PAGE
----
Issues among Evangelicals
by Henry Morris III, D.Min. *
Thou, even thou, art LORD alone; thou hast made heaven, the heaven of heavens, with all their host, the earth, and all things that are therein, the seas, and all that is therein, and thou preservest them all; and the host of heaven worshippeth thee. (Nehemiah 9:6)
The Reformation gave Christendom Sola Scriptura, the principle that God's revealed and written Word cannot (and must not) be changed. It was the battle cry of the revival that wrenched the struggling church out of the interpretative and traditional errors of the "Holy Roman Empire." Biblical scholarship confronted the Christian world with the clear mandates of God's Word.
However, we are now immersed in a secular culture, bombarded with an ever-increasing vitriol and hatred toward Christ and His followers. In best-selling books such as The God Delusion, God Is Not Great, Breaking the Spell, and The End of Faith, well-known atheists are advocating an all-out culture war to remove any vestige of Christianity from the public arena. Among politicians and pundits, media and entertainment moguls, and academicians pontificating from their tenured naturalism, Christians are blatantly branded as the enemy, a scourge to be banned.
The emerging church movement has "Christianized" the damnable error that absolute truth does not exist, and is leading hoards of "seekers" into the mouth of hell. Evangelicals are slipping into hybrid theologies and doctrines that seek "the praise of men more than the praise of God" (John 12:43).
Once-solid seminaries and colleges are now espousing such heresies as "openness theology" and "revisionist thinking," and formerly strong commitments to inspiration and inerrancy are being undermined by complex scholarly theories that treat the words of God as mere literature to be evaluated in a "framework hypothesis," subjugating the omnipotent and omniscient LOGOS to the theories and minds of mortal men.
In poll after poll, from the Pew Foundation studies and the George Barna reviews to the more recent Ham and Beemer analysis of Christian young people, the data are the same: a majority says it "believes" the Bible, but lives as though the Bible has little authority.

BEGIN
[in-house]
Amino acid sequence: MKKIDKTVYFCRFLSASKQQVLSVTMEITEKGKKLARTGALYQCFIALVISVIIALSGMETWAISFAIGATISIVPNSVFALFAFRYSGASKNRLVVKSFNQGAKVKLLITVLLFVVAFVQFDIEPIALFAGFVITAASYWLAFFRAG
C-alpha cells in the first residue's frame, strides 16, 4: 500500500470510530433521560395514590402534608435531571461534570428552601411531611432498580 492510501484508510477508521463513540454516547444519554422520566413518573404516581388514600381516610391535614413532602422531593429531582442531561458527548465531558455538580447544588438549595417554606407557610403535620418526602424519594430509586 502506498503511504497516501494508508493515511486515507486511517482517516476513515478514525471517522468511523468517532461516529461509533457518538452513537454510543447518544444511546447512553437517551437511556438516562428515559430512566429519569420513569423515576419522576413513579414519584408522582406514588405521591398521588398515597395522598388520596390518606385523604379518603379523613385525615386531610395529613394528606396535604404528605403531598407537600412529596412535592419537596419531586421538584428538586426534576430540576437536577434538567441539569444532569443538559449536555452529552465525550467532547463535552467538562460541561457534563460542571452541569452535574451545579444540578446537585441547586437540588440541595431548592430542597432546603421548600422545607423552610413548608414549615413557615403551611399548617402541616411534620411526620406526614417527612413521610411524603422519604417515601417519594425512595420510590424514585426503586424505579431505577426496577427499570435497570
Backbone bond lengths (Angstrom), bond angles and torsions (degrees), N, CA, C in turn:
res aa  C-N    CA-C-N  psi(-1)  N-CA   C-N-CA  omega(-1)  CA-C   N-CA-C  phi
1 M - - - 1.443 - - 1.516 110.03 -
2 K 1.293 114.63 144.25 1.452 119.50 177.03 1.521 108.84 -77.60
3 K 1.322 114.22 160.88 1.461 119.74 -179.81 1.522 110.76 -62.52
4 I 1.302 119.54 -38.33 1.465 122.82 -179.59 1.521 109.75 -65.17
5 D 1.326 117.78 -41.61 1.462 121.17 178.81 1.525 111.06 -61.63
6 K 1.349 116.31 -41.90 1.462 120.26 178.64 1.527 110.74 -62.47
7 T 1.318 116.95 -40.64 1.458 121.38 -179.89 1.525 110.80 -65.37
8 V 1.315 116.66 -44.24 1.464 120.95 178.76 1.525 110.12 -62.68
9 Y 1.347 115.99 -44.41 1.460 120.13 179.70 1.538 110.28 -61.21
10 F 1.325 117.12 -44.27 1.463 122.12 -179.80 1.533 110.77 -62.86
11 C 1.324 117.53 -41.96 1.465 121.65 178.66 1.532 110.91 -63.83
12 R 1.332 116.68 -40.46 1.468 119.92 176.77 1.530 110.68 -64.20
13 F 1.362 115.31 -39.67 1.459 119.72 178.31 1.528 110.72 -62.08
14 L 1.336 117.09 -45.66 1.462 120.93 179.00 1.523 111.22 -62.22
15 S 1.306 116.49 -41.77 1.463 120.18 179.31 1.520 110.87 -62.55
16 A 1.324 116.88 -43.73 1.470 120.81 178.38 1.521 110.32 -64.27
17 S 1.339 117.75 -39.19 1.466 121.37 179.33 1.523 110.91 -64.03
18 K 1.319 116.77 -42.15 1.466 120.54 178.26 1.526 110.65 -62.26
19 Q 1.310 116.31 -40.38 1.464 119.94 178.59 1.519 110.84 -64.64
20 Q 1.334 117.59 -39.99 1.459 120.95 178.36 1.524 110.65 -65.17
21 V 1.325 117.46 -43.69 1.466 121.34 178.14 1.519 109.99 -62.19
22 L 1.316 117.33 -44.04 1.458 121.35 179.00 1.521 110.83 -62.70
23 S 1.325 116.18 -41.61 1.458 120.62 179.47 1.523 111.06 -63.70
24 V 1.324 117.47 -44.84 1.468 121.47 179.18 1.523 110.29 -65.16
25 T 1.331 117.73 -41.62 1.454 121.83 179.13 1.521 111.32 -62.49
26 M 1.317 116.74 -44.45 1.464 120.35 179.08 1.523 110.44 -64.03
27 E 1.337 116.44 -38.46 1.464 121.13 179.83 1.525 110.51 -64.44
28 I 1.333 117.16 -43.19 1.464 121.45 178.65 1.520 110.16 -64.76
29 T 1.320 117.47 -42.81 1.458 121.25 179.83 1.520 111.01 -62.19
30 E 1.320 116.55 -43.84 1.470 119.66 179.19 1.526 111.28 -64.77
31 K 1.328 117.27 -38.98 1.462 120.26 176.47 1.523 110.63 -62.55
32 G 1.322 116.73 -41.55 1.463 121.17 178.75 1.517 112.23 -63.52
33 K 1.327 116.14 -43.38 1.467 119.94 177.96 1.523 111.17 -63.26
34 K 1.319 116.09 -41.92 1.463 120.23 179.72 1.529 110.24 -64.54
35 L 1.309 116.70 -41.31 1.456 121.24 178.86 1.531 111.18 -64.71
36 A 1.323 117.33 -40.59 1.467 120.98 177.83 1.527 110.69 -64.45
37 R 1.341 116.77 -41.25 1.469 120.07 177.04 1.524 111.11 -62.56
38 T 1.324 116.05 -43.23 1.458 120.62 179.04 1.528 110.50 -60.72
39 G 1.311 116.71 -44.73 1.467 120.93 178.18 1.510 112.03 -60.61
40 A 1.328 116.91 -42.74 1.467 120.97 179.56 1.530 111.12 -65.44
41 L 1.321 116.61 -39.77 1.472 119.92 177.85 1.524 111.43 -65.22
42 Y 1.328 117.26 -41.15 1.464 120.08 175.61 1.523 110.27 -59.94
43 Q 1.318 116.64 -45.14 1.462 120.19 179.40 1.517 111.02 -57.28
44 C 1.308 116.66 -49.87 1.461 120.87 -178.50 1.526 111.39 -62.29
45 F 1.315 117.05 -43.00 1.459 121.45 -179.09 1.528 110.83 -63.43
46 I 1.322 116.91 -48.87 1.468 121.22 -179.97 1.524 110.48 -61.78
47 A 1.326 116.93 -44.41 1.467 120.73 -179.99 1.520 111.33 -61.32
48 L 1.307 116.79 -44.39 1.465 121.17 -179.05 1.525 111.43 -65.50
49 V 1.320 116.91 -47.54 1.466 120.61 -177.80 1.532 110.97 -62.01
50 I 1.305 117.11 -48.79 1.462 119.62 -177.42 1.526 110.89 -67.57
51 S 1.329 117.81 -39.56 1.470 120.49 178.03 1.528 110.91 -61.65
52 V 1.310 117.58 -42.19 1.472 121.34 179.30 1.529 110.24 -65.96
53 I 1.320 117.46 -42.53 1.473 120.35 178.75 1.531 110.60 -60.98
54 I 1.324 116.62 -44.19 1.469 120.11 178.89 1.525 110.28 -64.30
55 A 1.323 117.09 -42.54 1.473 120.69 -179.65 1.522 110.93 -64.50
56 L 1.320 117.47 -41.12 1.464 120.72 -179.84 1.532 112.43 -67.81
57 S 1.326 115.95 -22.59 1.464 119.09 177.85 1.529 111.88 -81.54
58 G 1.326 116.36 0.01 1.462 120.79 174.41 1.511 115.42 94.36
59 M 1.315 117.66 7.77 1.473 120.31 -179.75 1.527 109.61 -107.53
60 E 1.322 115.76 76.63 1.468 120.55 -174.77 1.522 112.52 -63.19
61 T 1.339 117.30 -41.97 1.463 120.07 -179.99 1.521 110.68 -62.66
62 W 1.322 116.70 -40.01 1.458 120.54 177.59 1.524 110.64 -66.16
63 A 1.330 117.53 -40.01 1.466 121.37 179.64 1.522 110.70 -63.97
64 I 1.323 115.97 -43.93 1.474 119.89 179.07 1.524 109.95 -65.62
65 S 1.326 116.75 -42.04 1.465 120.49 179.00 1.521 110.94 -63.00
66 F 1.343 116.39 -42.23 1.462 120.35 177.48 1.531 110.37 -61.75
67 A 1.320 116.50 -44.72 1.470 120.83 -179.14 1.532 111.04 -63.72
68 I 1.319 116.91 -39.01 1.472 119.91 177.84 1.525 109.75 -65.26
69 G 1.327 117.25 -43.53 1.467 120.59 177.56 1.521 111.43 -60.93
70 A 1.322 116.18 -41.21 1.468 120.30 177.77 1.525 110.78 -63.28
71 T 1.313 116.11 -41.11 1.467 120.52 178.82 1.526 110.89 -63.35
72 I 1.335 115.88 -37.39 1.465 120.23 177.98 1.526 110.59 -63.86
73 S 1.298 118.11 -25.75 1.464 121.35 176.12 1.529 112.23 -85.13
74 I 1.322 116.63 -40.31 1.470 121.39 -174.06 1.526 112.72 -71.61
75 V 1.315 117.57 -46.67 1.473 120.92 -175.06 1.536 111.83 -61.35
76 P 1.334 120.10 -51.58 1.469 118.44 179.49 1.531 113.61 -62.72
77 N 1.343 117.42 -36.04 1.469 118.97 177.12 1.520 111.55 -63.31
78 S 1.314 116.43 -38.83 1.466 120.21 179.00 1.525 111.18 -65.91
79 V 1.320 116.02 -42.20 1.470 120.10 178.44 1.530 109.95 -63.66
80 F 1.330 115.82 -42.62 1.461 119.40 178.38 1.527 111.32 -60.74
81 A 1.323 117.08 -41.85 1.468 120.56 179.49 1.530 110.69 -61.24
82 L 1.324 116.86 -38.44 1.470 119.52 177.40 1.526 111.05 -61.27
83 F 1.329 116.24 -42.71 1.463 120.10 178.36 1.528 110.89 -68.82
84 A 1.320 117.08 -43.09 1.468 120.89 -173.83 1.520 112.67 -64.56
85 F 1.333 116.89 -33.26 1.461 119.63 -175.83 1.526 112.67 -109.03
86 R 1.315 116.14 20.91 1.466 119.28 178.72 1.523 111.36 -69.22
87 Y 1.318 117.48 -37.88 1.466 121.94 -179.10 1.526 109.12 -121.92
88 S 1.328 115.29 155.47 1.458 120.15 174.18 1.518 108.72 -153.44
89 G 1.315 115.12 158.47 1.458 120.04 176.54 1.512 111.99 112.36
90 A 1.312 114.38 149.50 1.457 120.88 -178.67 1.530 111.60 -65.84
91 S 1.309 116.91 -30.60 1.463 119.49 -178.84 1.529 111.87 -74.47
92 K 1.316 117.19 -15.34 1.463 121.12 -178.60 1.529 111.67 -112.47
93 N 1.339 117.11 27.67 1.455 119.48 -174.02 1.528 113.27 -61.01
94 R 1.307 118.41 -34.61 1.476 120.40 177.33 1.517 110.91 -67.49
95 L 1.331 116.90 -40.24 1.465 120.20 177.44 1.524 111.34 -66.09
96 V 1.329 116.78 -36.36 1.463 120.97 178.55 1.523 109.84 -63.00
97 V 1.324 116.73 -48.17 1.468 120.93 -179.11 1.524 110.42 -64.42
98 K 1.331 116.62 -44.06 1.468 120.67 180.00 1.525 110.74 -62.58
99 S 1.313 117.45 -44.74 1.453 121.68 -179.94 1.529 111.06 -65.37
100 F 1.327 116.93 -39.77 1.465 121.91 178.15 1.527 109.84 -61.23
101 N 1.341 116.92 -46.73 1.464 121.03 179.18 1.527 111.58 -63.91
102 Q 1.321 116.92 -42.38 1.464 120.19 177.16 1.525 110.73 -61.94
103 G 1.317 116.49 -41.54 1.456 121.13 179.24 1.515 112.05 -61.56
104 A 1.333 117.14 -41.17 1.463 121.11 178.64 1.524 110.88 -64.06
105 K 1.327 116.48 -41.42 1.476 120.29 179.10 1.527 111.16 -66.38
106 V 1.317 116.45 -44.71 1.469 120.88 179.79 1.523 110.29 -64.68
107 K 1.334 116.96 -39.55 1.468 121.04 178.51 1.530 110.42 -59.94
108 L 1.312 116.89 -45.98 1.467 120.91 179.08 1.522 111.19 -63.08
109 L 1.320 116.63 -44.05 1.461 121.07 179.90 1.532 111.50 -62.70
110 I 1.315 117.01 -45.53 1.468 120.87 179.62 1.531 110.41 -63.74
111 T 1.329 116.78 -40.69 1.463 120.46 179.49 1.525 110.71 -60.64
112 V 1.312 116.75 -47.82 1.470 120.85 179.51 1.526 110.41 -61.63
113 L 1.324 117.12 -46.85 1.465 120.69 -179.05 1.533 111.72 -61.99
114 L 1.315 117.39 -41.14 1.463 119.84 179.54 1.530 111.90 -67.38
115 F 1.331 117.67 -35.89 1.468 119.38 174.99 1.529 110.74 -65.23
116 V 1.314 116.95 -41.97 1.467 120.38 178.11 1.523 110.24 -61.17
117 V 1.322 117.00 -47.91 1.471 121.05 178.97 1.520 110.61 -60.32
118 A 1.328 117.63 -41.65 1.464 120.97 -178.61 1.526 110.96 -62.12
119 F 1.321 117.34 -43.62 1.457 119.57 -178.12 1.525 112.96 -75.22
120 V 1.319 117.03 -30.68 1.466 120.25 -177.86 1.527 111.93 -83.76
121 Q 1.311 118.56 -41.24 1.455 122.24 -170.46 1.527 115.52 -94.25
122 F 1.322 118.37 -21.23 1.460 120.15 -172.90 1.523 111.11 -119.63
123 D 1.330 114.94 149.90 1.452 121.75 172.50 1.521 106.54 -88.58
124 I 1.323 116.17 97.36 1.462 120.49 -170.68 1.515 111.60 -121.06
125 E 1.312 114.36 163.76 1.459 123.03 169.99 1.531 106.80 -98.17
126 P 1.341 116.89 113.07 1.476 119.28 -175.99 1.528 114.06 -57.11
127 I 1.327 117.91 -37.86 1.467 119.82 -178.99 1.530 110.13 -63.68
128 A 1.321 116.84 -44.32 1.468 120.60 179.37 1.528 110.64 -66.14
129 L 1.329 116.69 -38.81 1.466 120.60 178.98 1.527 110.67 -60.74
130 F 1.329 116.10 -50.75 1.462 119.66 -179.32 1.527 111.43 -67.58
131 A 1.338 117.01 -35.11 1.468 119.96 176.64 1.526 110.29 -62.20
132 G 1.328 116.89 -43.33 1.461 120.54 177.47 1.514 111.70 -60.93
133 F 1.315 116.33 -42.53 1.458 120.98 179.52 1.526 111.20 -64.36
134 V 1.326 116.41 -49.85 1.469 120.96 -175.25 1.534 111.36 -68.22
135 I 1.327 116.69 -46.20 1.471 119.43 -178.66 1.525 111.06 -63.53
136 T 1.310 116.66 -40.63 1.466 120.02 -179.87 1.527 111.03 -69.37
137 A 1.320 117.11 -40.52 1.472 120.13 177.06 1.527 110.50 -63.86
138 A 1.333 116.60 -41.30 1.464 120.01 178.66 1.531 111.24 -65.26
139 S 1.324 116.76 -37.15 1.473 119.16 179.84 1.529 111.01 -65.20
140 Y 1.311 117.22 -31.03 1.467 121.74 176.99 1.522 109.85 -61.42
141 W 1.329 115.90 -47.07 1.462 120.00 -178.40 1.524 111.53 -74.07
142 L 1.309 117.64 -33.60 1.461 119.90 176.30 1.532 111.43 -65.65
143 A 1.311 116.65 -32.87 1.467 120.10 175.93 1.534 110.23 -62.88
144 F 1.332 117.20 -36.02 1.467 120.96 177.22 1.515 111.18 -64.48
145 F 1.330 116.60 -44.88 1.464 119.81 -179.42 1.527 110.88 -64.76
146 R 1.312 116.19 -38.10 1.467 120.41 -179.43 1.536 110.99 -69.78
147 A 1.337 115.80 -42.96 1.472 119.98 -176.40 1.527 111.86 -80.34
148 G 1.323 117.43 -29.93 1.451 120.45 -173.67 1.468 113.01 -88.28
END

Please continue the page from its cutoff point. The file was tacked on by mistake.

All too many churches embrace a format of developing facilitators, not teachers; sharing, not learning, becomes the goal, and a focus on helping, not loving, becomes more important than holiness or comprehending the eternal Word of God. Pastors consumed with numerical growth rather than spiritual maturity seek to "attract" rather than "win" the lost. Repentance is seldom preached, and Christian fun is the dominant theme among youth ministries--almost to the exclusion of a passion for holiness.
The scenario is not good, and is growing more bleak in this post-modern world. Can anything be done? What, indeed, must be done if the trends and tides of worldliness are to be resisted?
What says the Scripture?
- “Teaching them to observe all things whatsoever I have commanded you.” (Matthew 28:20)
- “For I have not shunned to declare unto you all the counsel of God.” (Acts 20:27)
- “These were more noble than those in Thessalonica, in that they received the word with all readiness of mind, and searched the scriptures daily, whether those things were so.” (Acts 17:11)
- “And beginning at Moses and all the prophets, he expounded unto them in all the scriptures the things concerning himself.” (Luke 24:27)
Maybe this sounds simplistic, but the power of God resides in the Gospel (Romans 1:16), and in the ministry of the Holy Spirit--who brings conviction to the unsaved, and direction and counsel to the believers--through the words of the Word (John 16:7-15). It is the God-breathed written words that are “profitable” for us to use (2 Timothy 3:16-17). Sola Scriptura must again be our battle cry.
* Dr. Morris is Chief Executive Officer of the Institute for Creation Research.
Cite this article: Morris III, H. 2009. Issues among Evangelicals. Acts & Facts. 38 (9): 22.